ILLINOIS APPELLATE COURT FIRST DISTRICT (4TH DIVISION) APPEAL DISMISSED.
OPINION FILED MAY 1, 1986.
IN RE MARRIAGE OF PHILLIP R. HILLINGER, PETITIONER AND COUNTERRESPONDENT-APPELLANT, AND GWENDOLYN HILLINGER, RESPONDENT AND COUNTERPETITIONER-APPELLEE.
Appeal from the Circuit Court of Cook County; the Hon. William
E. Peterson, Judge, presiding.
PRESIDING JUSTICE LINN DELIVERED THE OPINION OF THE COURT:
Rehearing denied June 5, 1986.
This is an appeal from a denial by the circuit court of Cook County of a motion for reconsideration of a judgment of dissolution of marriage. The motion for reconsideration was filed by petitioner on October 16, 1984, to set aside and vacate a property-settlement agreement favoring respondent which was incorporated in a judgment of dissolution entered August 16, 1984. Petitioner's motion was denied by the circuit court as untimely filed. On appeal, petitioner contends that: (1) his motion to reconsider was timely filed; and (2) the trial court erred in failing to enforce the settlement agreed to by the parties on August 19, 1983.
We affirm the decision of the trial court.
The procedural history leading up to this appeal is as follows:
On October 9, 1981, petitioner, Phillip Hillinger (Phillip), filed in the circuit court of Cook County a petition for dissolution of his 25-year marriage to respondent, Gwendolyn Hillinger (Gwendolyn). Gwendolyn, in turn, filed a countersuit against Phillip on October 23, 1981. During the following two years, both parties participated in discovery, and on May 16, 1983, trial commenced. The trial was subsequently continued for further proceedings on May 26, 1983, August 15, 1983, and August 18, 1983.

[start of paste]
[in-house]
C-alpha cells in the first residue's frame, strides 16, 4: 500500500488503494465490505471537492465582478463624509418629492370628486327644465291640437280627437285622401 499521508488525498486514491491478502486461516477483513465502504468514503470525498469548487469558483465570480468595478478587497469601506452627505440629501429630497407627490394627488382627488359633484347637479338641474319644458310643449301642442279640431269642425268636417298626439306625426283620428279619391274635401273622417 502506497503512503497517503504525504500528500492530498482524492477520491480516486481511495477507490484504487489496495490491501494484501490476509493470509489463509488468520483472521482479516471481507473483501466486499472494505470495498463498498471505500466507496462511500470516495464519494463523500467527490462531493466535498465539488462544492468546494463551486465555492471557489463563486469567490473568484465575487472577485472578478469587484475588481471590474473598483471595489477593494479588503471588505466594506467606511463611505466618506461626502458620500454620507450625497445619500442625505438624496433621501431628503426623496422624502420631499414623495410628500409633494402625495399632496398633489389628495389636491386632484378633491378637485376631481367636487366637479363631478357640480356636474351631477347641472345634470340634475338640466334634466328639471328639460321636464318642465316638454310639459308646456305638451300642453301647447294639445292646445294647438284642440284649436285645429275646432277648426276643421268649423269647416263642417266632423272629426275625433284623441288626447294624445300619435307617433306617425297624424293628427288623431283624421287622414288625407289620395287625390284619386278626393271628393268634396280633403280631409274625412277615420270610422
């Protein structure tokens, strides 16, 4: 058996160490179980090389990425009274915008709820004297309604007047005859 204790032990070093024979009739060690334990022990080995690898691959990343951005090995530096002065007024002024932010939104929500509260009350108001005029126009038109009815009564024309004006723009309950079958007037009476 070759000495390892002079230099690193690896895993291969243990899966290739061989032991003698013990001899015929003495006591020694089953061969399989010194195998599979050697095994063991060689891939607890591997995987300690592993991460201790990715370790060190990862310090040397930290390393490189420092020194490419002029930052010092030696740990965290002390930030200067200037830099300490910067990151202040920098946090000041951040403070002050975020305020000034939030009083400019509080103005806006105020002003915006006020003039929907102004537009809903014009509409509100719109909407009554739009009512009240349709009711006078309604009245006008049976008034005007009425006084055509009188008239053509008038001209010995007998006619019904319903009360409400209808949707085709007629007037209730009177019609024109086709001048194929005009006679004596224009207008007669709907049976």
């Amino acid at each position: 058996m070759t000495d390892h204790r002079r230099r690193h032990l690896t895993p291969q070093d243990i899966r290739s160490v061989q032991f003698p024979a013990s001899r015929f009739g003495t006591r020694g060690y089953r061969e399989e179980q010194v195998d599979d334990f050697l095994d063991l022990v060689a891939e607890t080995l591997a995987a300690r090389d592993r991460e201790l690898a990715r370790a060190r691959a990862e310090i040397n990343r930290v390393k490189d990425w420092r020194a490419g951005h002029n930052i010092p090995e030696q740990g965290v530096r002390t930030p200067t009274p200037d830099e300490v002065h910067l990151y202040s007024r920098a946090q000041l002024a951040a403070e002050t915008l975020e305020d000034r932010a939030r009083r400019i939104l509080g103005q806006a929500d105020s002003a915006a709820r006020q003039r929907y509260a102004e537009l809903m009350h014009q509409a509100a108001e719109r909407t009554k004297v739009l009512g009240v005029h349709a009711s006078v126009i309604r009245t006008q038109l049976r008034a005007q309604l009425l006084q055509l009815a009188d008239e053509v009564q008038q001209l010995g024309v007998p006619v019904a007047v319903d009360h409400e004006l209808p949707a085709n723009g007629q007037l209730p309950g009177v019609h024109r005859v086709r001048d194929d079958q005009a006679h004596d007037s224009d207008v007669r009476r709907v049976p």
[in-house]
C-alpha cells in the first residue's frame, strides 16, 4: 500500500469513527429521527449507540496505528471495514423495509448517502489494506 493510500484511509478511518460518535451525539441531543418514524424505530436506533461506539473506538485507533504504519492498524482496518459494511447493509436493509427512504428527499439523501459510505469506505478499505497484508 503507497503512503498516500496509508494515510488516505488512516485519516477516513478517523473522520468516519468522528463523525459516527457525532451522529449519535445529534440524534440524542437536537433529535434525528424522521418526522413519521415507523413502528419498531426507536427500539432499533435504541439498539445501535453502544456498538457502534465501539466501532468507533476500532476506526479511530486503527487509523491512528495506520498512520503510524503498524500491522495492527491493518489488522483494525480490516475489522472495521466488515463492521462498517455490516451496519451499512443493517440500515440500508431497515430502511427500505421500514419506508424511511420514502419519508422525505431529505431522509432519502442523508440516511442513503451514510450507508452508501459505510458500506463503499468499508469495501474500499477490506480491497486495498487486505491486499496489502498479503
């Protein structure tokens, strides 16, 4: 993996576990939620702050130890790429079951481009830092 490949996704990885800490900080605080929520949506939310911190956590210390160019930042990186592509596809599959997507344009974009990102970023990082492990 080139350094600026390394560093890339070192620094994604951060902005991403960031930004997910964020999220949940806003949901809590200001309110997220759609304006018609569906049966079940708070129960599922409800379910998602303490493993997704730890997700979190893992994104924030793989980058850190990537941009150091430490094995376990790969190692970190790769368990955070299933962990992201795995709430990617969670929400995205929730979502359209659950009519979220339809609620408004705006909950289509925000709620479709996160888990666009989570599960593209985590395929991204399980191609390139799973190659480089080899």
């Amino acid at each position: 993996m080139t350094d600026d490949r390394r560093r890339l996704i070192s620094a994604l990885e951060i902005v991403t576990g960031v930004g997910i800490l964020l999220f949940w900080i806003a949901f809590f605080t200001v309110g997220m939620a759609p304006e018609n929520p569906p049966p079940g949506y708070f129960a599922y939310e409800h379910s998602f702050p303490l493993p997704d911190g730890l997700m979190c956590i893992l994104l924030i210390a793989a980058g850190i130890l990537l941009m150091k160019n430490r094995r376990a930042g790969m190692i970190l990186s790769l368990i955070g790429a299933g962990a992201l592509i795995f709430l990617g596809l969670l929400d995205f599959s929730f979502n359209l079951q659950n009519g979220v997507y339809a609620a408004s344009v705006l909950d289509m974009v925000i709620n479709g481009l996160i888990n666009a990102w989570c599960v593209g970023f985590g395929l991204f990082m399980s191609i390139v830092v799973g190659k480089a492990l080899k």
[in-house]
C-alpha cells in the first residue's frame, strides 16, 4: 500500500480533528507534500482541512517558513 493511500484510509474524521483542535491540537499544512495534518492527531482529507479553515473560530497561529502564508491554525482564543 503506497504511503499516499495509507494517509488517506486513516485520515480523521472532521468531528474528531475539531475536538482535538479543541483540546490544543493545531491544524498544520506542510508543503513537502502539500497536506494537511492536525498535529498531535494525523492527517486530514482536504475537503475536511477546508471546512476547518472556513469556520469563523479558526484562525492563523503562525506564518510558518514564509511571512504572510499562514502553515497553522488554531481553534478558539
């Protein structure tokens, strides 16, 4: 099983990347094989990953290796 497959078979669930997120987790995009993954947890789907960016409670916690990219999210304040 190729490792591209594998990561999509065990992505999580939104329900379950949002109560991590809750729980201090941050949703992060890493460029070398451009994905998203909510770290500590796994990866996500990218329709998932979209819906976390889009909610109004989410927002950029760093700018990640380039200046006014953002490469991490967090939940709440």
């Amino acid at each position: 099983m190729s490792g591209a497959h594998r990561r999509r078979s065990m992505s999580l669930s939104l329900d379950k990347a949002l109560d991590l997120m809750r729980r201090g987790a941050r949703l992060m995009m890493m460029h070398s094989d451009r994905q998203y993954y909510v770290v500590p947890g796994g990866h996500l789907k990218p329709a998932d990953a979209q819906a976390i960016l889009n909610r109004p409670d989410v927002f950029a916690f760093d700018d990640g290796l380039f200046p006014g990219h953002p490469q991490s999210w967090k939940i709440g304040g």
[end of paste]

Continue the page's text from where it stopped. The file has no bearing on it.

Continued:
On the August 18 date, at the urging of the trial judge, the parties agreed to discuss the possibility of a settlement, although all previous attempts to resolve the dispute had been unsuccessful. At that time, the parties conducted negotiations outside of the presence of the trial court and later informed the judge that they had reached an accord. The trial court then advised the parties to take a day to reflect upon their agreement, and set a prove-up hearing for the next day.
On the morning of August 19, 1983, the parties signed a handwritten document embodying the terms of their settlement agreement. The document listed the material provisions of the agreement between the parties including the disposition of marital property, maintenance, payment of outstanding marital debts, as well as payment of Gwendolyn's medical insurance premiums and attorney fees. During the prove-up hearing, both Phillip and Gwendolyn testified that each freely entered into the settlement agreement, and that each was satisfied with the settlement provisions.
After hearing the testimony of both parties, the trial court ordered that a written judgment of divorce incorporating the terms of the settlement agreement be drafted for entry. On September 8, 1983, counsel for Phillip presented to the trial court the draft written judgment order as requested. Gwendolyn, however, then opposed entry of the draft order. Consequently, the trial court granted Phillip's request for leave to file the draft judgment order of dissolution, and further granted Gwendolyn leave to file within 10 days her objections to entry of the judgment of dissolution.
Gwendolyn filed her written objections to entry of the judgment on September 21, 1983. On October 3, 1983, a hearing was held on these objections. On October 20, 1983, the trial court sustained Gwendolyn's objections and denied Phillip's petition for entry of the judgment order embodying the terms of the settlement agreement. The court's order further indicated that the trial which had commenced on May 16, 1983, would continue on December 6, 1983. Phillip's appeal from this order was denied by this court on December 7, 1983, for the reason that the order was not final and appealable.